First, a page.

How many times you have tried some exercise or diet routine but for whatever reasons, it just never seem to “workout” for you? Maybe you initially had some success but as time progressed you eventually lost interest or your results weren’t significant enough to keep you going.
Could this be the year for an altogether different approach when it comes to your exercise routine and diet?
Many of us seem to complicate the process of getting and then staying in shape. We need to go back to the basics and remember to always keep it simple. Think about your diet and workout history for a moment. What worked temporarily and what inevitably ended up not working for you?
Let’s work on starting to change your mindset as the new year approaches.
“Your mindset is your collection of thoughts and beliefs that shape your thought habits. And your thought habits affect how you think, what you feel, and what you do. Your mind-set impacts how you make sense of the world, and how you make sense of you.” (credit: http://sourcesofinsight.com)
Now that you’re starting with a clean slate, be honest about exercise, if you’re like most people, you may not even like to exercise! If that is true, it’s not a problem but be mindful of it and be more creative with your thinking in terms of how to add more movement into your day. You need to make a list of the top five to ten activities you like to do instead of the traditional types of exercise you have tried in the past and then replace them with items from your new list. Maybe it’s yoga, hiking, trail running, an obstacle course race or a boot camp type class with friends.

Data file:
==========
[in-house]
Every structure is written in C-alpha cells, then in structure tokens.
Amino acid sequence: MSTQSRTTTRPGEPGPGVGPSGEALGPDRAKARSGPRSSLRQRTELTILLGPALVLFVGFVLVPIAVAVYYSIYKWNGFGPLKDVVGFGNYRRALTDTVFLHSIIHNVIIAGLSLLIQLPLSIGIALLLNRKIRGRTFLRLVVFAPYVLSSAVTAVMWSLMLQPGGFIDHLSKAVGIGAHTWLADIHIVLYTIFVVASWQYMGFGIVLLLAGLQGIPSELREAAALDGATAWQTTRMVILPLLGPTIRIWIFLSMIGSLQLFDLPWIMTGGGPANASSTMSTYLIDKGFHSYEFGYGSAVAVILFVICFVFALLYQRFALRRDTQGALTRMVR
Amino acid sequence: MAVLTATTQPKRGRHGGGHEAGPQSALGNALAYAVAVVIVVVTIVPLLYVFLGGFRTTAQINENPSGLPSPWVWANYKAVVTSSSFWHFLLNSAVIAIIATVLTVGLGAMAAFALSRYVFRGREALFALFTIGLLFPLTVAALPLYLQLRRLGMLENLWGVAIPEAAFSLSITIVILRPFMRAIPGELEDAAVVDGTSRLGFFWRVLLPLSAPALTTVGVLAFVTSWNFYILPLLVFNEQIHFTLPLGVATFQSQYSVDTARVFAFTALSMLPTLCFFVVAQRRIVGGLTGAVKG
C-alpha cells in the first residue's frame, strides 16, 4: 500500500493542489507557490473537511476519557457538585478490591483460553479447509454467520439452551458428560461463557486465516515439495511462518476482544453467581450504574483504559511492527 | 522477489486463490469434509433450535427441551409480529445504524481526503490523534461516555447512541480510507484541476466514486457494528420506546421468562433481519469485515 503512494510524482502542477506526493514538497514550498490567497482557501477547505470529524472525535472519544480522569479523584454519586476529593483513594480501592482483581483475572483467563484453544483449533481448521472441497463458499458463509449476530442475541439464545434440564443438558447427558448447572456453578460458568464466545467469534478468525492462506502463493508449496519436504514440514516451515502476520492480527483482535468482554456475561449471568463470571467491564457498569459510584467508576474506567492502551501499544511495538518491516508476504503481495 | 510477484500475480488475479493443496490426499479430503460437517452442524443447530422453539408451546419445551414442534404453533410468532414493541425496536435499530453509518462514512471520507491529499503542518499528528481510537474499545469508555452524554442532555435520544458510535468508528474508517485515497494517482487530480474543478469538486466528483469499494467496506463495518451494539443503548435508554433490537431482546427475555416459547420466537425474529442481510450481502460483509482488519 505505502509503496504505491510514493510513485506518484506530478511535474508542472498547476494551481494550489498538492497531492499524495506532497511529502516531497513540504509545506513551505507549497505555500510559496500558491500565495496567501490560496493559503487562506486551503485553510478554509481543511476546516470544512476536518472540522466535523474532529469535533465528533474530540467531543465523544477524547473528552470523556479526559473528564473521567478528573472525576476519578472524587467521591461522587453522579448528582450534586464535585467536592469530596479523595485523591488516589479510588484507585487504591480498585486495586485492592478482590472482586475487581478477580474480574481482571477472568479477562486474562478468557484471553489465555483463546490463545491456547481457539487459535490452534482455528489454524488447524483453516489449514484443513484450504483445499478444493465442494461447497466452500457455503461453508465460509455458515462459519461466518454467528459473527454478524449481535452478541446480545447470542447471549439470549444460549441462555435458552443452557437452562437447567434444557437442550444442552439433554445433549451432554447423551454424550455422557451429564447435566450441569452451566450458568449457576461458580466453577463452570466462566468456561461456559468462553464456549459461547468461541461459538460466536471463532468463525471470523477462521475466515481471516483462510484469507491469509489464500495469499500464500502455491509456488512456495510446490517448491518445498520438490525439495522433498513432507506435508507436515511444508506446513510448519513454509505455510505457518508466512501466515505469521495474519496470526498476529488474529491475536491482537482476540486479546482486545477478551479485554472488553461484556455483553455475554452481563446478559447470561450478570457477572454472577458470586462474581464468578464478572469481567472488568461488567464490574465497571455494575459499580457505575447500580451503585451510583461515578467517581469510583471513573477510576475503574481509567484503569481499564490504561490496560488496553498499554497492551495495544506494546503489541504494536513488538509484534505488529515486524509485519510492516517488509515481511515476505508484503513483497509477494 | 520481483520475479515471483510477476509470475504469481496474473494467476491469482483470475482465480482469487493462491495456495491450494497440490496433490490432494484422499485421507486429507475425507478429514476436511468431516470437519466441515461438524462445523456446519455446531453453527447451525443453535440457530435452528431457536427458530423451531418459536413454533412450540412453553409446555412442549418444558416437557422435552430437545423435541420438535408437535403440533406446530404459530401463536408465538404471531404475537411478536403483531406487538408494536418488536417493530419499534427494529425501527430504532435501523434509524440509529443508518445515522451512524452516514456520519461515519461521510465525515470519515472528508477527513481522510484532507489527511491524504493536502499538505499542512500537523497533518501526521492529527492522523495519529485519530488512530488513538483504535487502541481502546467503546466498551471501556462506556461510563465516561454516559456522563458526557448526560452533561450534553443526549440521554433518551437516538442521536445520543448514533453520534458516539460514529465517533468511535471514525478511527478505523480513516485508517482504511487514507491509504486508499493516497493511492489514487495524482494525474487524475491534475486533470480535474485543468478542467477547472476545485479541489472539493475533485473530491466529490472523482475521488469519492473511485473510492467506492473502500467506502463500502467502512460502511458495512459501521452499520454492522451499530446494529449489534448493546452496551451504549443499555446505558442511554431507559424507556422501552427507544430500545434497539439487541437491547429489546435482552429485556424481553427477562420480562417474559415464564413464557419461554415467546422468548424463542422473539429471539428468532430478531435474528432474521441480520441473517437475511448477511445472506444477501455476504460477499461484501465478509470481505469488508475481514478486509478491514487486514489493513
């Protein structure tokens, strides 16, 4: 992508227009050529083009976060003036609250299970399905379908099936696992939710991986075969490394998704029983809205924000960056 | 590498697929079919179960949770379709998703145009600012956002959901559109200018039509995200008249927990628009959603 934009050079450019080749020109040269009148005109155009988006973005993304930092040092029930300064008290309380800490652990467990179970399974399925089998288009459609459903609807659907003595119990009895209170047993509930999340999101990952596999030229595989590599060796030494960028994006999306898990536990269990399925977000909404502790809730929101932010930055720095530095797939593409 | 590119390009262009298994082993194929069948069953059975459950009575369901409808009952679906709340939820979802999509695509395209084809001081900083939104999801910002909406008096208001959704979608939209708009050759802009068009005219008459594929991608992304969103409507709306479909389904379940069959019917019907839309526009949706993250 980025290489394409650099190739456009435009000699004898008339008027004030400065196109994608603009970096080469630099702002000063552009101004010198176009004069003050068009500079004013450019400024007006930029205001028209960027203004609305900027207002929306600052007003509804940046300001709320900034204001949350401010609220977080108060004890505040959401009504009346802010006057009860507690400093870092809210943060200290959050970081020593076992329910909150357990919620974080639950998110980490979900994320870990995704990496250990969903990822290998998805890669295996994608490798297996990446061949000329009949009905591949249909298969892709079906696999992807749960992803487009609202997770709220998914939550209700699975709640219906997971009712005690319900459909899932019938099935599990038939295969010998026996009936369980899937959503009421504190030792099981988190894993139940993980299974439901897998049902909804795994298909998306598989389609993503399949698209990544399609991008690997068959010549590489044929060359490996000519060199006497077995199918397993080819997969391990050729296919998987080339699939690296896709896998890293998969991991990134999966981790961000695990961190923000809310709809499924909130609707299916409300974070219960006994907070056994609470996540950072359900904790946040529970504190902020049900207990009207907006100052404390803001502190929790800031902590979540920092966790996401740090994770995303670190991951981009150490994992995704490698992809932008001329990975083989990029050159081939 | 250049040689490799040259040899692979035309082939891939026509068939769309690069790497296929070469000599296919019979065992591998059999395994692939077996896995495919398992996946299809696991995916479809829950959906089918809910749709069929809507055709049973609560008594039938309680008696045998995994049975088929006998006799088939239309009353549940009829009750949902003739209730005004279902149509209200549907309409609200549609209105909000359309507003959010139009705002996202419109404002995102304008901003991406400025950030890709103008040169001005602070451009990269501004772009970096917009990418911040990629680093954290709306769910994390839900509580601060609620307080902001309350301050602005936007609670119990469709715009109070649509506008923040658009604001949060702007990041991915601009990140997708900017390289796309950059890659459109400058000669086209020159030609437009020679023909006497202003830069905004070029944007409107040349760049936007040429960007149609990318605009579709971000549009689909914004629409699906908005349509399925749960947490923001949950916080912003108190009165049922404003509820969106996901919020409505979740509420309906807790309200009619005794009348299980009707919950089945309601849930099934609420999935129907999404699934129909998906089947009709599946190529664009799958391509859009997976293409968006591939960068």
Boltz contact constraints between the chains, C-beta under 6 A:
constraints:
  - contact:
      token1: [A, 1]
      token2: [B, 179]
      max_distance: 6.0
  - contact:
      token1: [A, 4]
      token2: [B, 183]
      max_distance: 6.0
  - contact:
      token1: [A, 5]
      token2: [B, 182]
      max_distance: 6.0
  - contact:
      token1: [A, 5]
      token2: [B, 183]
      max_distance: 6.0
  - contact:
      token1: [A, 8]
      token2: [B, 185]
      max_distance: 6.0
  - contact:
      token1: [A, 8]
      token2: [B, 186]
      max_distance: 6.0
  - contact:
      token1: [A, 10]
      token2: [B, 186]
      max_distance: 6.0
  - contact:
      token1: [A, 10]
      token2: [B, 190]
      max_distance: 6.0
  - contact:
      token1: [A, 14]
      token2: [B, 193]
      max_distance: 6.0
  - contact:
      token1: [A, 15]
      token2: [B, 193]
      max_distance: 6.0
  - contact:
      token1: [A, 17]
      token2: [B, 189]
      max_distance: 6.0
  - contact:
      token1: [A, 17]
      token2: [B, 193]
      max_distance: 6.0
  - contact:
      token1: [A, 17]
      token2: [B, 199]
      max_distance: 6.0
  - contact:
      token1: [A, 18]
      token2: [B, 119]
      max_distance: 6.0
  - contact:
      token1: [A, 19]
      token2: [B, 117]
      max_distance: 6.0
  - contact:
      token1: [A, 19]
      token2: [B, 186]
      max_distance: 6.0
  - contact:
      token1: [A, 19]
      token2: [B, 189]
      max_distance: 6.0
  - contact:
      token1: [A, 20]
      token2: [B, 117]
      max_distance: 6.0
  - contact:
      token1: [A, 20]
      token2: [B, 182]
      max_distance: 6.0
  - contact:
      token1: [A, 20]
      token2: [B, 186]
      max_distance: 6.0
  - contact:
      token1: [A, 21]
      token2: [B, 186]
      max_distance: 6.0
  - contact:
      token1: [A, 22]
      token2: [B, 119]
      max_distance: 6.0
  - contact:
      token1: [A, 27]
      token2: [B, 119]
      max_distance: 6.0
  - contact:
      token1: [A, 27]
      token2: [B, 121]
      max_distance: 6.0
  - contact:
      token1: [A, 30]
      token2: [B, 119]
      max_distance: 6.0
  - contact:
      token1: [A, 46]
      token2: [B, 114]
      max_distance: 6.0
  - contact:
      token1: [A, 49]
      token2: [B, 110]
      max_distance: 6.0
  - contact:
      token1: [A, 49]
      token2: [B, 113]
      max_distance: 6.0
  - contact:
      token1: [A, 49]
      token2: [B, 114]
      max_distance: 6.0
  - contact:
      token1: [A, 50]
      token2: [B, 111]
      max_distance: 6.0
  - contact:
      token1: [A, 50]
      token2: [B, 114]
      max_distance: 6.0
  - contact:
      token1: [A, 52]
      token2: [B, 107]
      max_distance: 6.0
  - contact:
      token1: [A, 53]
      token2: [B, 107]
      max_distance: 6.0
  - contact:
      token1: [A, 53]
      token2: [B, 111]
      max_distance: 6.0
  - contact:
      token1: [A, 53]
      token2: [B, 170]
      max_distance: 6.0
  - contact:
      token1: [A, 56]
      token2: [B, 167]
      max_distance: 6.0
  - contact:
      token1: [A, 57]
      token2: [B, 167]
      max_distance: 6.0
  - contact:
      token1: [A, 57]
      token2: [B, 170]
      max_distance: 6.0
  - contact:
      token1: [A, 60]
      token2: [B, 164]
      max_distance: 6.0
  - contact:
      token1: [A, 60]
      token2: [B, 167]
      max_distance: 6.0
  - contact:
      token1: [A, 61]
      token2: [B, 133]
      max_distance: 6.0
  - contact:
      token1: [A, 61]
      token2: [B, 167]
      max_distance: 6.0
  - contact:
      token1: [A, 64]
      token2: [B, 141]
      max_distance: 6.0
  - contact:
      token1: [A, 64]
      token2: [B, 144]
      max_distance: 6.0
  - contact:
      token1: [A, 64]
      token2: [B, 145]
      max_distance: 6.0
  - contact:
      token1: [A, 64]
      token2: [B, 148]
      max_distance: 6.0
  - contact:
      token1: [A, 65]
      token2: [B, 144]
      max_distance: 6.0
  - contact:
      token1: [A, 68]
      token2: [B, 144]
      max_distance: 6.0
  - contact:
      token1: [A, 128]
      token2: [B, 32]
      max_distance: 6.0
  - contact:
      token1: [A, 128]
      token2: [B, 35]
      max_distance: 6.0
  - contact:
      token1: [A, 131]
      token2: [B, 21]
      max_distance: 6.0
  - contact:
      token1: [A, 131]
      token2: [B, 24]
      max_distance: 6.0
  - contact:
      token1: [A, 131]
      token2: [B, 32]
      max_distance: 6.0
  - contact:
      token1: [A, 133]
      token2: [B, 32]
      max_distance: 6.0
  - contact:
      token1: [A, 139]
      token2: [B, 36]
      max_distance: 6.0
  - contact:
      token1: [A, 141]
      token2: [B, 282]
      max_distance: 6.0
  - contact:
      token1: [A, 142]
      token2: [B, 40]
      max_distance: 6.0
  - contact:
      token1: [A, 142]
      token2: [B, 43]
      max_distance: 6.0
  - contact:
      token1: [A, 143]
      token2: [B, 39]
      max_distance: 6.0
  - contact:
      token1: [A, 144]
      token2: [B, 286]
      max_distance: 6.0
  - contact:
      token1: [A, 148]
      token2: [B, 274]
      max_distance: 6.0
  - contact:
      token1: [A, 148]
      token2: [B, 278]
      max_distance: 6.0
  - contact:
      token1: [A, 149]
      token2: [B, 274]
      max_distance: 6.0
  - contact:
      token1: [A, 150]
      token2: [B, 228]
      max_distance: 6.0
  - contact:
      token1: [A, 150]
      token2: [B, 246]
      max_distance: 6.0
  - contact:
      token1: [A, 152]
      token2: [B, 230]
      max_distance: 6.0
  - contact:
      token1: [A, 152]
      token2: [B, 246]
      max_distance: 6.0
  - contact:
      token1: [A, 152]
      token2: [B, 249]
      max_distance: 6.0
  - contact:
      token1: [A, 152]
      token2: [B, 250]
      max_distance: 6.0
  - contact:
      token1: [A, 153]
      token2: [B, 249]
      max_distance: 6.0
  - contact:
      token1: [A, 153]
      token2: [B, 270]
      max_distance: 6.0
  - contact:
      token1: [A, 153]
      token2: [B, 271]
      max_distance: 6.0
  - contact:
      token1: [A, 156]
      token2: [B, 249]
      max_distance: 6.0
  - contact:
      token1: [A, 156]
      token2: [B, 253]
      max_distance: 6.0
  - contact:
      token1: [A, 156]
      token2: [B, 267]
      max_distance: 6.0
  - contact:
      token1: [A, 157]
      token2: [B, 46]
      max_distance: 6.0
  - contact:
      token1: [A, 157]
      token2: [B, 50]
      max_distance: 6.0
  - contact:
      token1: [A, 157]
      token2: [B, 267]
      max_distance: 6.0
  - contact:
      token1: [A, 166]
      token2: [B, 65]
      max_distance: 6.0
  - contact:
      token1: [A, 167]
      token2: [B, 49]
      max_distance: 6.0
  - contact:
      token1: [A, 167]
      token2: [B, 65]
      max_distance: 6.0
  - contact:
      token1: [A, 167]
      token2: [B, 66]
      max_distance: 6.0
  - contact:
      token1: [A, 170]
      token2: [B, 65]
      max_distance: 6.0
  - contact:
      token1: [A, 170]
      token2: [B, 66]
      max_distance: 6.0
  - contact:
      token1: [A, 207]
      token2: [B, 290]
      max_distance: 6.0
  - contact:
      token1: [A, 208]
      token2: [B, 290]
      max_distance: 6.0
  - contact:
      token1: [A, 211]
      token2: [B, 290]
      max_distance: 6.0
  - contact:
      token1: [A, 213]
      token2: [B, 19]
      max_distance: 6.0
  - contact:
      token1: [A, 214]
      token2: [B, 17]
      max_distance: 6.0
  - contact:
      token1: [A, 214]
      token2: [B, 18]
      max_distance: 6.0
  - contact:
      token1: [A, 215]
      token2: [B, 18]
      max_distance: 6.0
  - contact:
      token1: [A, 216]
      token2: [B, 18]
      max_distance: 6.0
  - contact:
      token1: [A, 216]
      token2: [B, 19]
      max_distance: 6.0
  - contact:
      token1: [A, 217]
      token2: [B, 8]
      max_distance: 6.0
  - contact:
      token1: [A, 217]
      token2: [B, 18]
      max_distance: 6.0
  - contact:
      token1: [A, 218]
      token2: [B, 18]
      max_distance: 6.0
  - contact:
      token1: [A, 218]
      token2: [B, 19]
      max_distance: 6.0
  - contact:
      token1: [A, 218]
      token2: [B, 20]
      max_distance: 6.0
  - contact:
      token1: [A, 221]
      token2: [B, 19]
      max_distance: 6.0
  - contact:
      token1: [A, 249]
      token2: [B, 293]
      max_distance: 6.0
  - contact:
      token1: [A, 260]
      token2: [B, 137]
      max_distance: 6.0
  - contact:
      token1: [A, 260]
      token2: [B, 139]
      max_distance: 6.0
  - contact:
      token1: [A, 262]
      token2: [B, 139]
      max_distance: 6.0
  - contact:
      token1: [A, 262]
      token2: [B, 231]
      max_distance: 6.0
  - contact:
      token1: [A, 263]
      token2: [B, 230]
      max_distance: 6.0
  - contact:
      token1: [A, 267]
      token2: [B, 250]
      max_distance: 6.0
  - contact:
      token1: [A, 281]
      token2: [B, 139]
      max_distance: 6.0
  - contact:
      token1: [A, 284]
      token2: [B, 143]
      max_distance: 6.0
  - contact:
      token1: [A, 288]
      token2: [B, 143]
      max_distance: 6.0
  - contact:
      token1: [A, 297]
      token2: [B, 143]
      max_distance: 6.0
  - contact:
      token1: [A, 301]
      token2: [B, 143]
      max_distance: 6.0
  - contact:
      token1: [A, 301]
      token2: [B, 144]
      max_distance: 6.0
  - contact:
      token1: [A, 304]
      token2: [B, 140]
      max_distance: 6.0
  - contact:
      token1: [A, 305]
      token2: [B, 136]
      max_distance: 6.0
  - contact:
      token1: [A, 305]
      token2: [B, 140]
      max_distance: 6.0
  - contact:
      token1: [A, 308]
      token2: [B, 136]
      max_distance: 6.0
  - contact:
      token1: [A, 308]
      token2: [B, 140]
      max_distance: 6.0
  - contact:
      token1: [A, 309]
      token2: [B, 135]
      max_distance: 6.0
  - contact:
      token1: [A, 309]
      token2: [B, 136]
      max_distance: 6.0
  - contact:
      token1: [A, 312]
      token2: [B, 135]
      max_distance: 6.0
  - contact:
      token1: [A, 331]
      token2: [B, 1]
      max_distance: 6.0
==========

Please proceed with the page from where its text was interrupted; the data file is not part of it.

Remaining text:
As Michelle Segar, PhD, states in her informative book, No Sweat (Amacom, 2015), don’t think of it as a chore but more of a gift to yourself. Everything you do during the day can start to count as “exercise” if you think of it differently. Dr. Segar believes, as a result of more than twenty years of research, that there are six ideas that create the context for successfully negotiating more physical activity within a persons busy life and “cultivating lifelong sustainability.” Dr. Segar goes on to state in her book:
“Having a learning mindset and goals will lead you to intrinsic motivation, persistence, and resilience so you can better sustain your behavioral and well-being aims.”
In addition, you may need to change your mindset in respect to nutrition and how you’re fueling your body on a daily basis. The goal here is to start with one small nutritional change, be successful, and then move to a second small change. It could be as easy as drinking more water first thing when you wake and again before each meal. It may include eliminating the “extra” calories you’re taking in daily through alcohol, sports drinks, soda, juices, etc. Maybe it’s adding more protein into the mix, to keep yousatiated longer; your body always works harder to digest protein compared to fats or carbohydrates. That is a good thing because you will expend additional calories for this particular metabolic process to occur. This could be the year that you finally work on getting more fiber into your daily diet. A good goal could be 14 grams for every 1000 calories you consume.
Finally, one small change that could unleash significant changes in body composition is to eat less added sugar each day. Remember that we are not talking about fruits, vegetables, or milk but everything else out of a can, package, box or carton. Eat no more than 38 grams a day (150 calories) or 25 grams a day (100 calories) for men and women respectively. These are just a few examples of small changes that could pay back big dividends over the course of the next few months if implemented now.
Your goal is to find activities that you like to do and the by-product will be “exercise” then make one small nutritional change each week over the course of the next month. Maybe it’s more simple than some of us have been lead to believe.